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NaCl Player Terminology

This is a reference page containing terminology used in the NaCl Player-related articles.

Terminology

  • Adaptive Streaming
    This term refers to the technology that provides means to adapt to varying networking connection conditions between a server serving content and a client which consumes this content. Depending on where the adaptation takes place these systems can be divided into:
    • client side - in this scheme the server provides more than one representation for the same track (video and audio) which usually differs by resolution/sampling and encoding quality and thus by a bandwidth required for smooth playback. The client then chooses a representation most suitable for current network conditions. Examples of such technologies are HLS (HTTP Live Streaming) and DASH (Dynamic Adaptive Streaming over HTTP),
    • server side - in this scenario the server monitors network conditions and provides the most suitable content to the user. An example of such technology is RTSP (Real Time Streaming Protocol).
  • Codec
    A scheme describing transformations used to compress (usually lossy) and decompress visual or audio data. Examples are AVC (H.264 / MPEG4) and HEVC (H.264) for video and AAC or MP3 for audio.
  • Container (also Media Container)
    An entity that contains interleaved (multiplexed) encoded multimedia data (like audio/video/…) with all necessary information (metadata) describing these streams and how to access them. An example of such container is ISO BMFF (described in ISO 14496-12 standard) colloquially called MP4.
  • DTS (Decode Timestamp)
    An information telling the decoder when it should start decoding the given packet, in order to present the decoded output on time. This timestamp is given in time units relative to the beginning of the played clip.
  • DRM (Digital Rights Management)
    A system used to protect content from being copied and redistributed without authorization. Usually this includes encryption of encoded multimedia data and a proper infrastructure to securely deliver the decryption key to the authenticated and authorized user. An example of such system is Microsoft PlayReady.
  • Elementary Stream
    An entity that contains only one type of encoded multimedia data.
  • Encoded data
    Audio or visual data compressed using a specified codec.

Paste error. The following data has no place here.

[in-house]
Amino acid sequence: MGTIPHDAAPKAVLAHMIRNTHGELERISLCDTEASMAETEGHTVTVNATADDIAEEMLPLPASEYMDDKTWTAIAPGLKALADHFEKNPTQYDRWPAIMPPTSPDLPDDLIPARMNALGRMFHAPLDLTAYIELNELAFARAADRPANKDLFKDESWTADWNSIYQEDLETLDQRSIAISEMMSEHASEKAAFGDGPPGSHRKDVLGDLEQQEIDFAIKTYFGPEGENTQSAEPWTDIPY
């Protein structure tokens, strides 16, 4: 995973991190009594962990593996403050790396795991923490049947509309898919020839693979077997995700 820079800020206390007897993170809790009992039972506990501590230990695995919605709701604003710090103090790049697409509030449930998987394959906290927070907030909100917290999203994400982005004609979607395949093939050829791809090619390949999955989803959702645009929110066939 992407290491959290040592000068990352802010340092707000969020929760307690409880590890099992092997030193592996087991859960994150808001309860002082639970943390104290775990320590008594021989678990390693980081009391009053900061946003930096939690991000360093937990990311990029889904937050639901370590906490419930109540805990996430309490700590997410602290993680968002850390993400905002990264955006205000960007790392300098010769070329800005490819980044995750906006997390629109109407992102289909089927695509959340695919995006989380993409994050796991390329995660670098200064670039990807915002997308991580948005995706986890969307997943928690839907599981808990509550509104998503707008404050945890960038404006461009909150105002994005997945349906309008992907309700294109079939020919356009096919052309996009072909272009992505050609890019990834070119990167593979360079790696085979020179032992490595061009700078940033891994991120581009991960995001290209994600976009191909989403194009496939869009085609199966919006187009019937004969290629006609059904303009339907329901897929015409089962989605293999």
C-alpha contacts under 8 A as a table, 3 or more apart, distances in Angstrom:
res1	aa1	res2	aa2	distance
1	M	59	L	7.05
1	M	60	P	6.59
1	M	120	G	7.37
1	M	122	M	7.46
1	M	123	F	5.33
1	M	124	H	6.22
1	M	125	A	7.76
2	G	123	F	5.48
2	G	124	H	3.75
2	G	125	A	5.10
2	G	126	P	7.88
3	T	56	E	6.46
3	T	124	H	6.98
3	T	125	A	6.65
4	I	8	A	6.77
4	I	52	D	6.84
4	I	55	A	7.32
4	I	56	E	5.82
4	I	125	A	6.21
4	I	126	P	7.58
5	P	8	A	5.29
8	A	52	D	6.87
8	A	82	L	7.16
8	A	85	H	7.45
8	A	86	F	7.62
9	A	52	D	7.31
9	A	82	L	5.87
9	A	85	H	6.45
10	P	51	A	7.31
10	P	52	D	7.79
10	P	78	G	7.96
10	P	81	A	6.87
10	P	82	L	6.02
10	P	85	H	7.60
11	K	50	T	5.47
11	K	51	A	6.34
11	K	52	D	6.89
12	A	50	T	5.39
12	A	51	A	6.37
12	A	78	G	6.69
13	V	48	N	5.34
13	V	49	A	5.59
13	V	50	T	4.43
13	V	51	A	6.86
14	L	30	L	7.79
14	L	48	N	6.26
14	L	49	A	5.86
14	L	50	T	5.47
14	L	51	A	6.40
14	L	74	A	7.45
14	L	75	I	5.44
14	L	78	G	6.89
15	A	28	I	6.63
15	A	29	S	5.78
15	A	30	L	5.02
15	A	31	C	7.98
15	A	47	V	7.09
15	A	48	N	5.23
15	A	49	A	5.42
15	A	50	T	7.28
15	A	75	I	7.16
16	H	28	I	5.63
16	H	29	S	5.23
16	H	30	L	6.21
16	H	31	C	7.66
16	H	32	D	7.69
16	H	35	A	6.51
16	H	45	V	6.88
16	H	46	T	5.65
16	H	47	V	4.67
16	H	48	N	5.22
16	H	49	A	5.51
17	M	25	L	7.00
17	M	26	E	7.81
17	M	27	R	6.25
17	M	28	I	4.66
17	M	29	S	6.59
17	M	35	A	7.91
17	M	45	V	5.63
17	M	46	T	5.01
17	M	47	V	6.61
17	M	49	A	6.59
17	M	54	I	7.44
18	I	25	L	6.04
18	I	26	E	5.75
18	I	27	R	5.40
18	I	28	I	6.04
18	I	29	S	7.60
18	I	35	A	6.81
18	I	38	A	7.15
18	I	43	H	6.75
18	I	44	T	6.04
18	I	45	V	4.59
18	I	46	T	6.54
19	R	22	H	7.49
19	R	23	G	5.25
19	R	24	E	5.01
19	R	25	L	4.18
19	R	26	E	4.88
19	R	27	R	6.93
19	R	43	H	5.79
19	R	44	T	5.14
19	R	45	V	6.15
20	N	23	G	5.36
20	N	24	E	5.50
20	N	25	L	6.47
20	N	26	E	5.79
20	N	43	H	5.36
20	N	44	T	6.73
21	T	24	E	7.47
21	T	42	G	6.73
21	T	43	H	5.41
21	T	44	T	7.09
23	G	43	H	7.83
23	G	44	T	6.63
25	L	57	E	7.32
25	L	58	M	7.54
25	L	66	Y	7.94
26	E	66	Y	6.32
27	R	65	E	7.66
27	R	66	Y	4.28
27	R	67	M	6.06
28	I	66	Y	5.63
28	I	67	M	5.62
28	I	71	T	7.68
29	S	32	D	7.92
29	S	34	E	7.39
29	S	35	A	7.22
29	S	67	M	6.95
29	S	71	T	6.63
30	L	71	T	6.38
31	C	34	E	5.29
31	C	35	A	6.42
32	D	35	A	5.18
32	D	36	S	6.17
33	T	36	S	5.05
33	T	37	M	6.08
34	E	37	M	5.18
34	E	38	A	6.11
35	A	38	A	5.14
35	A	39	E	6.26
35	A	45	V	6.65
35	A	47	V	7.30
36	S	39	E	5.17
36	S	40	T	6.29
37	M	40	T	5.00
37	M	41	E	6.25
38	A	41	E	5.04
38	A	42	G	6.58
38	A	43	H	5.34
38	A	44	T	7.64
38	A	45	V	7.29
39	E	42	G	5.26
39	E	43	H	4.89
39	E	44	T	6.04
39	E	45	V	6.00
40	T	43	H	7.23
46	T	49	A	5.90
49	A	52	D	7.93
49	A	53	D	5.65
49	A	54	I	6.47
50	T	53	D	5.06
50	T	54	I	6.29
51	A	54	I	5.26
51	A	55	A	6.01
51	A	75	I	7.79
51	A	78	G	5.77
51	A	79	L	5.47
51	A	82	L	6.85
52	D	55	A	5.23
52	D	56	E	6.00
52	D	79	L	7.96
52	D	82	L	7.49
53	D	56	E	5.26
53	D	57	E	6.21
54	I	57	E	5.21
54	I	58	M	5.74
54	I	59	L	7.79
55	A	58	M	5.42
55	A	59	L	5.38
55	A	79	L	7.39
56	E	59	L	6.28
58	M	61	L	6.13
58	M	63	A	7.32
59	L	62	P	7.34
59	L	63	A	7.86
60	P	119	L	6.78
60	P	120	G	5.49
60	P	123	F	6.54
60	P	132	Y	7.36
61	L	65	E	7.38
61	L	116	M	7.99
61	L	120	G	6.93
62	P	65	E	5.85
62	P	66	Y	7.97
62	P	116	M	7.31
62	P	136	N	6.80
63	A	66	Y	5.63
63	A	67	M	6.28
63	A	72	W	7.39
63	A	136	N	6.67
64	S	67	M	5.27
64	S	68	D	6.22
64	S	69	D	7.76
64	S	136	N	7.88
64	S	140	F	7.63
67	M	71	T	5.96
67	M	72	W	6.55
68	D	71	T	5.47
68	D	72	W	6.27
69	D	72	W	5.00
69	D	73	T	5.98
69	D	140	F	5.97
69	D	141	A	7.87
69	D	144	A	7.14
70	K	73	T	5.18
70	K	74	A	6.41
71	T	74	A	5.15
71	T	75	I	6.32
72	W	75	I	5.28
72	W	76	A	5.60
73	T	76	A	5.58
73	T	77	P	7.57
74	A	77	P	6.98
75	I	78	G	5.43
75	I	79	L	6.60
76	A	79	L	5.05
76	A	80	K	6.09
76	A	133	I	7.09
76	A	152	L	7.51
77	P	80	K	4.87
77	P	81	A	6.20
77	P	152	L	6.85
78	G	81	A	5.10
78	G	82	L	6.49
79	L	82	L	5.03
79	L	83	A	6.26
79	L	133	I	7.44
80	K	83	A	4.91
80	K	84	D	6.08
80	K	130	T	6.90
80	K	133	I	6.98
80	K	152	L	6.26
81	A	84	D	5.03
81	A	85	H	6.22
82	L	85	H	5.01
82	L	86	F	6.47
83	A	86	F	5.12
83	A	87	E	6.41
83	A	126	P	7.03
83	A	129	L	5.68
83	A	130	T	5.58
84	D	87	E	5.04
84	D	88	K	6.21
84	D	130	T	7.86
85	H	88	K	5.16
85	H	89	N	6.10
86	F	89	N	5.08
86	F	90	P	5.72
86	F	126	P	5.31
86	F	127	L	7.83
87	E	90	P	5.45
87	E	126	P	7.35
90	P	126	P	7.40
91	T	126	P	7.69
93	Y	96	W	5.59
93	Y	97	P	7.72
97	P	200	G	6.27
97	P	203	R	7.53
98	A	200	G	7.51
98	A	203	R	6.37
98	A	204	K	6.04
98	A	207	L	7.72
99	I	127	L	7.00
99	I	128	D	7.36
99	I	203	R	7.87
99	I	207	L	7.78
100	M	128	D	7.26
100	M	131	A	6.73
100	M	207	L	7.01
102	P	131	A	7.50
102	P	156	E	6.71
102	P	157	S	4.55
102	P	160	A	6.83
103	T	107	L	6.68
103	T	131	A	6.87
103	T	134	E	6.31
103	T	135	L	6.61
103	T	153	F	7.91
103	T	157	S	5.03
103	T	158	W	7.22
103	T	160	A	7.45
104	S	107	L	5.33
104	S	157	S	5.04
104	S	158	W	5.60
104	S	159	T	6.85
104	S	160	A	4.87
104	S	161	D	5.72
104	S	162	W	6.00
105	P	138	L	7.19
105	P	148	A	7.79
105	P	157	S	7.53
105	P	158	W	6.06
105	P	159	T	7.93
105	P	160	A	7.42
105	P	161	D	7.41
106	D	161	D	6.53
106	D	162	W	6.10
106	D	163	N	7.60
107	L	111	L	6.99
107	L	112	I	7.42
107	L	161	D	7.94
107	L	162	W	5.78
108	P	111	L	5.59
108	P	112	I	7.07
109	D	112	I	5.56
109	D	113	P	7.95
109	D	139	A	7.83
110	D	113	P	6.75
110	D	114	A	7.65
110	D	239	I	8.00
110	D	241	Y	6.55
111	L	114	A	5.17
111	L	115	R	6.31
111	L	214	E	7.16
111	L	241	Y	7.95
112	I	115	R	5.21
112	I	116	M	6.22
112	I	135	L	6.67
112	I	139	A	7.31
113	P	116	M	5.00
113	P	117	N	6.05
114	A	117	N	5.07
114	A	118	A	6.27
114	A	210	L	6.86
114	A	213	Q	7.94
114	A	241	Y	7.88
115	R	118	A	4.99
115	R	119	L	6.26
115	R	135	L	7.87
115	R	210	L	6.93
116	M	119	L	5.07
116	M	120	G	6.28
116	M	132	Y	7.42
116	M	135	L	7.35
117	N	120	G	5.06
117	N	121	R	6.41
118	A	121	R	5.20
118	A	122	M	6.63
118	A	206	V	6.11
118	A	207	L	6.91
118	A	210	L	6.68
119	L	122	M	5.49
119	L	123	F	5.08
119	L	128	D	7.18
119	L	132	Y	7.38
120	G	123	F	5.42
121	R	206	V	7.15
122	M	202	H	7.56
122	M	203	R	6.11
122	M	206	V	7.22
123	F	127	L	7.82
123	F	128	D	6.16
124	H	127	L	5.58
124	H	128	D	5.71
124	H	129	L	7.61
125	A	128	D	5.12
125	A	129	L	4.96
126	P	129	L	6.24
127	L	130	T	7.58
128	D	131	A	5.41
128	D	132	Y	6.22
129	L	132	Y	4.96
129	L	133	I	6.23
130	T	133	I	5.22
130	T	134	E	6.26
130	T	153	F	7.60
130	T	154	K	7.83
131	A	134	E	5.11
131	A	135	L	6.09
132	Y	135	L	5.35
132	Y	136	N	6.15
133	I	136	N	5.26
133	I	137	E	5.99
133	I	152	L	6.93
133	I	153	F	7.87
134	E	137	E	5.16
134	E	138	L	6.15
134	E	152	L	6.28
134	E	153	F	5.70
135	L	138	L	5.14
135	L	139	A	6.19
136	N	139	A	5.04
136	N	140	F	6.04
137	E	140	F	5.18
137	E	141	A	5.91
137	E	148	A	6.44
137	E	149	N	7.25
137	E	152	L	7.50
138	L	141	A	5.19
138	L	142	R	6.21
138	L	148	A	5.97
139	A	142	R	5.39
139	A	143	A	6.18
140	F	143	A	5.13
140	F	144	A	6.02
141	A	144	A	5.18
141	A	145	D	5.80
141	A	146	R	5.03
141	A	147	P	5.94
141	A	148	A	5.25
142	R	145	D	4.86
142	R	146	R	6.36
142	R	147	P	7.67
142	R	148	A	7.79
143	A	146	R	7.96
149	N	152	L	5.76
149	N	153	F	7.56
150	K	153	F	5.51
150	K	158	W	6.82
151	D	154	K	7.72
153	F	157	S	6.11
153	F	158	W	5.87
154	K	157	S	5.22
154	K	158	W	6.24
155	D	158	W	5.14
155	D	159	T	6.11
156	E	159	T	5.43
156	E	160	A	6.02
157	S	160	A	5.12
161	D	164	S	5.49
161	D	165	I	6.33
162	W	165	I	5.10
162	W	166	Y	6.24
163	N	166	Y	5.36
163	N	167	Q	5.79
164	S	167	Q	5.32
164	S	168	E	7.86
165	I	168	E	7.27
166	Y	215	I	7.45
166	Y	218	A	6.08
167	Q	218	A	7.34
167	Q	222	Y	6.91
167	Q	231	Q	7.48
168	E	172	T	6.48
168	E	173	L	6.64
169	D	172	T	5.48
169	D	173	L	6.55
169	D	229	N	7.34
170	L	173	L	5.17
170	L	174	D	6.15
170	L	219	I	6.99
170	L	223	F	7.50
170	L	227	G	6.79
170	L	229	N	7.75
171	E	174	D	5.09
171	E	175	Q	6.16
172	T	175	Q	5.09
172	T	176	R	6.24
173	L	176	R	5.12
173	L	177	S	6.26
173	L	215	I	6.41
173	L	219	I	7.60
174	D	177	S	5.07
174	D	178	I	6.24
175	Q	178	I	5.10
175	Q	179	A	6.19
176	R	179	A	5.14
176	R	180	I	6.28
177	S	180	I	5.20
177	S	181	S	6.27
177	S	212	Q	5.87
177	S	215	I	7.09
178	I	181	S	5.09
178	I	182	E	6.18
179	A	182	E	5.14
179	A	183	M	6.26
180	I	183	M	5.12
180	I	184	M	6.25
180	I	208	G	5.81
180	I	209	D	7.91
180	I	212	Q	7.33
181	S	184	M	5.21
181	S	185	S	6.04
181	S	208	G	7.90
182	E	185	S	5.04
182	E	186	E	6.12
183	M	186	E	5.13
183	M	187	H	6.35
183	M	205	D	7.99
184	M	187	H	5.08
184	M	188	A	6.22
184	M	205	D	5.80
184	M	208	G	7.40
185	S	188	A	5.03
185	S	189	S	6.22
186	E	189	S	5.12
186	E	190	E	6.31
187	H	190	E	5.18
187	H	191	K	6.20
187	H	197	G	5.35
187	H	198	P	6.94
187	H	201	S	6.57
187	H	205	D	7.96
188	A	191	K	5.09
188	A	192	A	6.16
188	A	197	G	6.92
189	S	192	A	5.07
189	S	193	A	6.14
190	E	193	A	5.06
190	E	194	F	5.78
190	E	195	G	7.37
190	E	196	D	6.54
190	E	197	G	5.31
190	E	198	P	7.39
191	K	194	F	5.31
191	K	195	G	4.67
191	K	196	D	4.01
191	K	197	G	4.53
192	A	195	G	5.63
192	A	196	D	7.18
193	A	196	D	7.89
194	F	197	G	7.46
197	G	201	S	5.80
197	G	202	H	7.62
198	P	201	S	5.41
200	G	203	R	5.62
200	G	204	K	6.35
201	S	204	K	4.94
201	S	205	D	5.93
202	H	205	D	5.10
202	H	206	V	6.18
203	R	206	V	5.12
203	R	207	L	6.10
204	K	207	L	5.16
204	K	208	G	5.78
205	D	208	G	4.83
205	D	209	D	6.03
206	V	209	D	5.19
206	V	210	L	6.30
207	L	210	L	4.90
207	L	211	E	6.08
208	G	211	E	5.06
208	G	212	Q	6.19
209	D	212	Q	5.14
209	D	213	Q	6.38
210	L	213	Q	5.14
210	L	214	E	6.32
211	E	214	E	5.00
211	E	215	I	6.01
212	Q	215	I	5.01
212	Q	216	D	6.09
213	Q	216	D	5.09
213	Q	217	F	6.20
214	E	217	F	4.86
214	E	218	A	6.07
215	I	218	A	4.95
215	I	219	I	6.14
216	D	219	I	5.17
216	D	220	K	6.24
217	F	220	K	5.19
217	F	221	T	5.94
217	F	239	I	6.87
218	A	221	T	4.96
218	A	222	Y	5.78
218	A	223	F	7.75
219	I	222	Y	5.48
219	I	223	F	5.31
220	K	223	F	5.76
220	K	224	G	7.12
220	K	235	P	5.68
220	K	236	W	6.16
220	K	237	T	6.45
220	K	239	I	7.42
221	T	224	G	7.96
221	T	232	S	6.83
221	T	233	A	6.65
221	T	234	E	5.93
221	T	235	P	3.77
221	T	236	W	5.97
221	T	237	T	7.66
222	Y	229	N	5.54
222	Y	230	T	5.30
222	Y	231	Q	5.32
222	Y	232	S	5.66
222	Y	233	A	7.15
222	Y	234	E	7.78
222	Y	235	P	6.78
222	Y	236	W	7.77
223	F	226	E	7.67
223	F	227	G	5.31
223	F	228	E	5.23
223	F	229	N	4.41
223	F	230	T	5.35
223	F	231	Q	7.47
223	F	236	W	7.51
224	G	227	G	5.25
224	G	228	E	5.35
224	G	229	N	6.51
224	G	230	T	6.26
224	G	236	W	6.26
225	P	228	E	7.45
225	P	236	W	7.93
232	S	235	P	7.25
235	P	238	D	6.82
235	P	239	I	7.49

• Frame/Sample
    Raw data which can be rendered on the screen (video output) or played on the speakers (audio output).
  • Key (also Cryptographic Key)
    A cryptographic entity which can be used to decrypt data.
  • License
    A set of keys associated with multimedia content and containing policies regulating usage of the content. A form of the license and its details are DRM system specific.
  • Packet
    An encoded data block forming a single frame or a sample with timing information, such as PTS (Presentation Timestamp) and DTS (Decode Timestamp). Optionally, the packet may contain information necessary for its decryption (e.g. which key is needed to decrypt data in this packet).
  • PTS (Presentation Timestamp)
    An information telling the decoder when the decoded data should be presented to the user (either rendered on the screen or played on the speakers). This timestamp is given in time units relative to the beginning of a played clip.
  • Track/Stream Representation
    A sequence of encoded data with timing information that forms one particular Elementary Stream (e.g. an English audio track, a Spanish audio track).

The Media Container Structure

The diagram below shows an overview of the Media Container structure. Such container can be viewed as consisting of:

  • metadata describing the container itself, how many Elementary Streams it contains and what are their types (audio/video/…),
  • one or more Elementary Streams, which contains:
    • metadata describing codec specific information like:
      • resolution, frame rate and so on - for video content,
      • sampling rate, number of channels and so on - for audio content,
      • codec specific data necessary to decode the content properly;
    • packets containing:
      • synchronization information (PTS, DTS, duration, …),
      • optional information necessary for decryption,
      • frame/sample data (clear or encrypted).